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Appleby Water Supply Corporation

2012 Annual Drinking Water Quality Report

PWSID#: 1740005

 

 

OUR DRINKING WATER IS REGULATED

This report is a summary of the quality of the water we provide our customers. The analysis was made by using the data from the most recent U.S. Environmental Protection Agency (EPA) required tests and is presented in the attached pages. We hope this information helps you become more knowledgeable about what’s in your drinking water.

 

Important Health Information

You may be more vulnerable than the general population to certain microbial contaminants, such as Cryptosporidium, in drinking water. Infants, some elderly, or immunocompromised persons such as those undergoing chemotherapy for cancer; those who have undergone organ transplants; those who are undergoing treatment with steroids; and people with HIV/AIDS or other immune system disorders can be particularly at risk from infections. You should seek advice about drinking water from your physician or health care provider. Additional guidelines on appropriate means to lessen the risk of infection by Cryptosporidium are available from the Safe Drinking Water Hotline at (800) 426-4791. If you have any questions about this report, or for any questions relating to your drinking water, please call the office at (936) 569-9782.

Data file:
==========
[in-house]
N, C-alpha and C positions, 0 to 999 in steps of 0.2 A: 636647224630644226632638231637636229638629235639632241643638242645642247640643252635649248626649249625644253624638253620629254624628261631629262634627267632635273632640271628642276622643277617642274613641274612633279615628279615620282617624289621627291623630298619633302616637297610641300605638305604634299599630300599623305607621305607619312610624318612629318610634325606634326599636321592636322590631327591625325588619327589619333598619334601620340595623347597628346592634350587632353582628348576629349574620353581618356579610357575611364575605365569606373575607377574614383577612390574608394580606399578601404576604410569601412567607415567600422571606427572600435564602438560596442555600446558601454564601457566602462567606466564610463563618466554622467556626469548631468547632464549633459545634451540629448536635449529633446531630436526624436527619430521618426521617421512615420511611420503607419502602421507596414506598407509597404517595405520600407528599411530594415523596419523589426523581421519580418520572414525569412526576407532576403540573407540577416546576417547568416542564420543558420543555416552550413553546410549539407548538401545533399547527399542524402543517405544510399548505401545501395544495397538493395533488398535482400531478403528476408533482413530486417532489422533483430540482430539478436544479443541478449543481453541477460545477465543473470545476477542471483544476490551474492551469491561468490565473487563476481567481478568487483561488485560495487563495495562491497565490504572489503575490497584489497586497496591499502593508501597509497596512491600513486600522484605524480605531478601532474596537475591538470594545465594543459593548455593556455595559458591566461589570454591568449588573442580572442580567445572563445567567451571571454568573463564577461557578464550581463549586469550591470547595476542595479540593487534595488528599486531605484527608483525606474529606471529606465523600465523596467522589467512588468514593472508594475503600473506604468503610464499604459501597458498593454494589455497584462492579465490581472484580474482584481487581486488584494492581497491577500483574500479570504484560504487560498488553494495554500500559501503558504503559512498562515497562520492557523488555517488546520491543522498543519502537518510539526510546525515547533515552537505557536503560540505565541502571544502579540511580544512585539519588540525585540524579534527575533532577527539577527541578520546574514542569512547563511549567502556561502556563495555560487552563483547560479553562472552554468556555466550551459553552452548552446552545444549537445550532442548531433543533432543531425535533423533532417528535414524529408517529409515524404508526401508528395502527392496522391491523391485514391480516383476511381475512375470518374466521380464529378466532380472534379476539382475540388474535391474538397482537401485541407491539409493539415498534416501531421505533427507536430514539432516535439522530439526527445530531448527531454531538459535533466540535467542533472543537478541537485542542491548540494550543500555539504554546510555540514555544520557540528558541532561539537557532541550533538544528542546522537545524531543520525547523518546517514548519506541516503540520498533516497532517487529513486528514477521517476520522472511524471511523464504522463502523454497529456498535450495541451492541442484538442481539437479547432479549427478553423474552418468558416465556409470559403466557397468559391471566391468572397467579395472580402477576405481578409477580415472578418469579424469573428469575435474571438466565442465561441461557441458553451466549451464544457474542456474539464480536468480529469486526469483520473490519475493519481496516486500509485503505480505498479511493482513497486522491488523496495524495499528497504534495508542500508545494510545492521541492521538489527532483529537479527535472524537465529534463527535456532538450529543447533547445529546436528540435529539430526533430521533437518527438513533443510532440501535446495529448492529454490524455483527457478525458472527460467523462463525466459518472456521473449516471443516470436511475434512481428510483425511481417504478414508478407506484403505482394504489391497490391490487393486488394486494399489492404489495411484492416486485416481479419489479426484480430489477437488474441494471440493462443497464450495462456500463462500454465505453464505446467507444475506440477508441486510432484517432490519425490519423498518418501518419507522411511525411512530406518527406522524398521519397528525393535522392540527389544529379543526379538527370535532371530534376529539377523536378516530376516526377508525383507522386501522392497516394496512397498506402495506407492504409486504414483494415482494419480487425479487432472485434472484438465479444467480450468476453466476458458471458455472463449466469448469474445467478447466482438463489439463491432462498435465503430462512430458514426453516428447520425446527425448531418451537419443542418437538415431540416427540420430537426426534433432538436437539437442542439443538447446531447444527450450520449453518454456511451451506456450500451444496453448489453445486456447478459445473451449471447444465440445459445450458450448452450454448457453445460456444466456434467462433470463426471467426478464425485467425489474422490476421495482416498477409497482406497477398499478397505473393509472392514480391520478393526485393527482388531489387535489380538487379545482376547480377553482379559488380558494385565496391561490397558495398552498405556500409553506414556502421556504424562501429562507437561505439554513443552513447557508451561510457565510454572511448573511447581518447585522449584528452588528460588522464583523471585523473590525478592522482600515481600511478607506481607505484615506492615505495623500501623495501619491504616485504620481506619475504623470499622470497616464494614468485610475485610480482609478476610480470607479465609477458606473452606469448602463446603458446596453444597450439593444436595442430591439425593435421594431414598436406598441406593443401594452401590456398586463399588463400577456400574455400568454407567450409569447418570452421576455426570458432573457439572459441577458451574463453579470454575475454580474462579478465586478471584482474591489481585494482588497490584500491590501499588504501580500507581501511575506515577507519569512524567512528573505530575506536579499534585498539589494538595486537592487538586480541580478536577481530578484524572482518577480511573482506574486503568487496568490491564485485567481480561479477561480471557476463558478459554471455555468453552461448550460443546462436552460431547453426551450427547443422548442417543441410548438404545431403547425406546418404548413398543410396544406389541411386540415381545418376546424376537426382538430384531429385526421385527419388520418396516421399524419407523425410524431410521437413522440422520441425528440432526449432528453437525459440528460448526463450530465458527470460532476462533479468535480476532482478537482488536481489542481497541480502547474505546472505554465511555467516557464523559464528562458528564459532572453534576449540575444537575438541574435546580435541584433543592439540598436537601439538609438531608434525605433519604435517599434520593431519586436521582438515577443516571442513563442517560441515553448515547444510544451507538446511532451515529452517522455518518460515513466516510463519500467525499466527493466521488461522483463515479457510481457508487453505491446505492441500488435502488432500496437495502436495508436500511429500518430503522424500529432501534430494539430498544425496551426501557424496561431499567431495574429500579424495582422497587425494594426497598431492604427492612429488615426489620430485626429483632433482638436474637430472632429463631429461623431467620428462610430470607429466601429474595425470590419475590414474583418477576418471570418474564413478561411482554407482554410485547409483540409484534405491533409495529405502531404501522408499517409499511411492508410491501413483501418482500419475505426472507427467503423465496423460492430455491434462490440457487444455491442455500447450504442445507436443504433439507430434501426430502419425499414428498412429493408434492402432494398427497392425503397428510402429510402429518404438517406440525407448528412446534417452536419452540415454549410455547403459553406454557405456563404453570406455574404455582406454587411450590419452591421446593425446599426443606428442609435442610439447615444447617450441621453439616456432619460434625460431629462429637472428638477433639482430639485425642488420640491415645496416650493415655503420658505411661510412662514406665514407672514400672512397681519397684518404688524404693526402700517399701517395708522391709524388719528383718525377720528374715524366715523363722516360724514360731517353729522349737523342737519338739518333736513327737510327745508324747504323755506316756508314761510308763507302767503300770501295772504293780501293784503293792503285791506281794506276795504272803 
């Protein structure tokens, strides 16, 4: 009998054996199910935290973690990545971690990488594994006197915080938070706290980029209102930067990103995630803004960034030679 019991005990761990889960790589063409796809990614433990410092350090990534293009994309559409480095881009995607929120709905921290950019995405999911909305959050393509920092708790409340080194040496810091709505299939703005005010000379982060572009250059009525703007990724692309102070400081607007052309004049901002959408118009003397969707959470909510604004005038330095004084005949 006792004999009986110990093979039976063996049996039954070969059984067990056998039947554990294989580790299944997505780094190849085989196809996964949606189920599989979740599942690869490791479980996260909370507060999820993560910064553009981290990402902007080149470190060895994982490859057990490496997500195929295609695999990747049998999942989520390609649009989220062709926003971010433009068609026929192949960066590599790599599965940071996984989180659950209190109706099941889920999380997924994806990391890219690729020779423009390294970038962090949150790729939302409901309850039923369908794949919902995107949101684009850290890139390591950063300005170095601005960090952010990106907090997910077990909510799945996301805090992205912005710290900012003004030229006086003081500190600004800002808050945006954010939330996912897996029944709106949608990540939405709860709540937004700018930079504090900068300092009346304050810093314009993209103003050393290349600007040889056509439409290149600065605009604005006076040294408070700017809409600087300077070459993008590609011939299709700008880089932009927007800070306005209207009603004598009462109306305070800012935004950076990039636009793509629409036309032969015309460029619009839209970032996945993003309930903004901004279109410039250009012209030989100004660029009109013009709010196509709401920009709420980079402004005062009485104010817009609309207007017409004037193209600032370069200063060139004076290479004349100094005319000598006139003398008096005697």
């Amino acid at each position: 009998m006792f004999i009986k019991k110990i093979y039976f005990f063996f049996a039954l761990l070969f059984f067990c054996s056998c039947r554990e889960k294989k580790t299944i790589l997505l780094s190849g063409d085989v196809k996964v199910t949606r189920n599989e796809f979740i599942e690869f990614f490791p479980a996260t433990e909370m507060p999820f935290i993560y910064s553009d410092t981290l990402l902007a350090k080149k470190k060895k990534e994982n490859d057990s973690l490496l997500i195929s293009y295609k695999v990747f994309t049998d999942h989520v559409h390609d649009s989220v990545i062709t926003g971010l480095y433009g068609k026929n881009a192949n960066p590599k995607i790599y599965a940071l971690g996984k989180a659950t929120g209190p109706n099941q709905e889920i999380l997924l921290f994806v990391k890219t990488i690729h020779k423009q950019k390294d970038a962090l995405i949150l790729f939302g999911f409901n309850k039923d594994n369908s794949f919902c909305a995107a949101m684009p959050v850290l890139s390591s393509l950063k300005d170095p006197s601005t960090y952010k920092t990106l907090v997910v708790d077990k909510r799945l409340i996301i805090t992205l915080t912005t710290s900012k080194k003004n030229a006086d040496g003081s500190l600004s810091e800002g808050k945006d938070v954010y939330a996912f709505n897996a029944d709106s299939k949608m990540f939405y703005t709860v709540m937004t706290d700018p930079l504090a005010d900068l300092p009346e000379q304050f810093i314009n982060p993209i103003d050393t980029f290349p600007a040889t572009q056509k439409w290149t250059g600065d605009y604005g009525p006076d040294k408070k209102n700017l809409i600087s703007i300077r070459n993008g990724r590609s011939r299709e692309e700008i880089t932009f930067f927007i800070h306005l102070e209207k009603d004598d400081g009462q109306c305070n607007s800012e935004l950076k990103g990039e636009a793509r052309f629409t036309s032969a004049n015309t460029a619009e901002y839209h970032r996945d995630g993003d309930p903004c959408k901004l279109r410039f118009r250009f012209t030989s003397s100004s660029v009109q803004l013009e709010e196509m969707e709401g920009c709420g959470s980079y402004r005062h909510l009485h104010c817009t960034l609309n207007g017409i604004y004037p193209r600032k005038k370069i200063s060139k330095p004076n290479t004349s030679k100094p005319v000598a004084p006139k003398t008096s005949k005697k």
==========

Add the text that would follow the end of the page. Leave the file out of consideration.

Community Participation

Our Board of Directors meets the 2nd Monday of each month beginning at 6:30 p.m. in the office of the Corporation at 202 Deen St. in Appleby.

 

Este reporte incluye informacion importante sobre el agua para tomar. Para asistencia en español, favor de llamar al telefono (936)569-9782.

 

Where Does My Water Come From?

The drinking water used by Appleby Water Supply Corp. is obtained from ground water sources. We have 7 wells in the Wilcox aquifer. The TCEQ completed an assessment of your source water and results indicate that some of your sources are susceptible to certain contaminants.  The sampling requirements for your water system are based on this susceptibility and previous sample data.  Any detections of these contaminants may be found in this Consumer Confident Report.  This source water assessment information is available on Texas Drinking Water Watch at http://dww.tceq.state.tx.us/DWW/. For more information on source water assessments and protection efforts at our system, please contact us.

 

 

Lead in Home Plumbing

If present, elevated levels of lead can cause serious health problems, especially for pregnant women and young children. Lead in drinking water is primarily from materials and components associated with service lines and home plumbing. This water supply is responsible for providing high quality drinking water, but cannot control the variety of materials used in plumbing components. When your water has been sitting for several hours, you can minimize the potential for lead exposure by flushing your tap for 30 seconds to 2 minutes before using water for drinking or cooking. If you are concerned about lead in your water, you may wish to have your water tested. Information on lead in drinking water, testing methods, and steps you can take to minimize exposure is available from the Safe Drinking Water Hotline or at www.epa.gov/safewater/lead.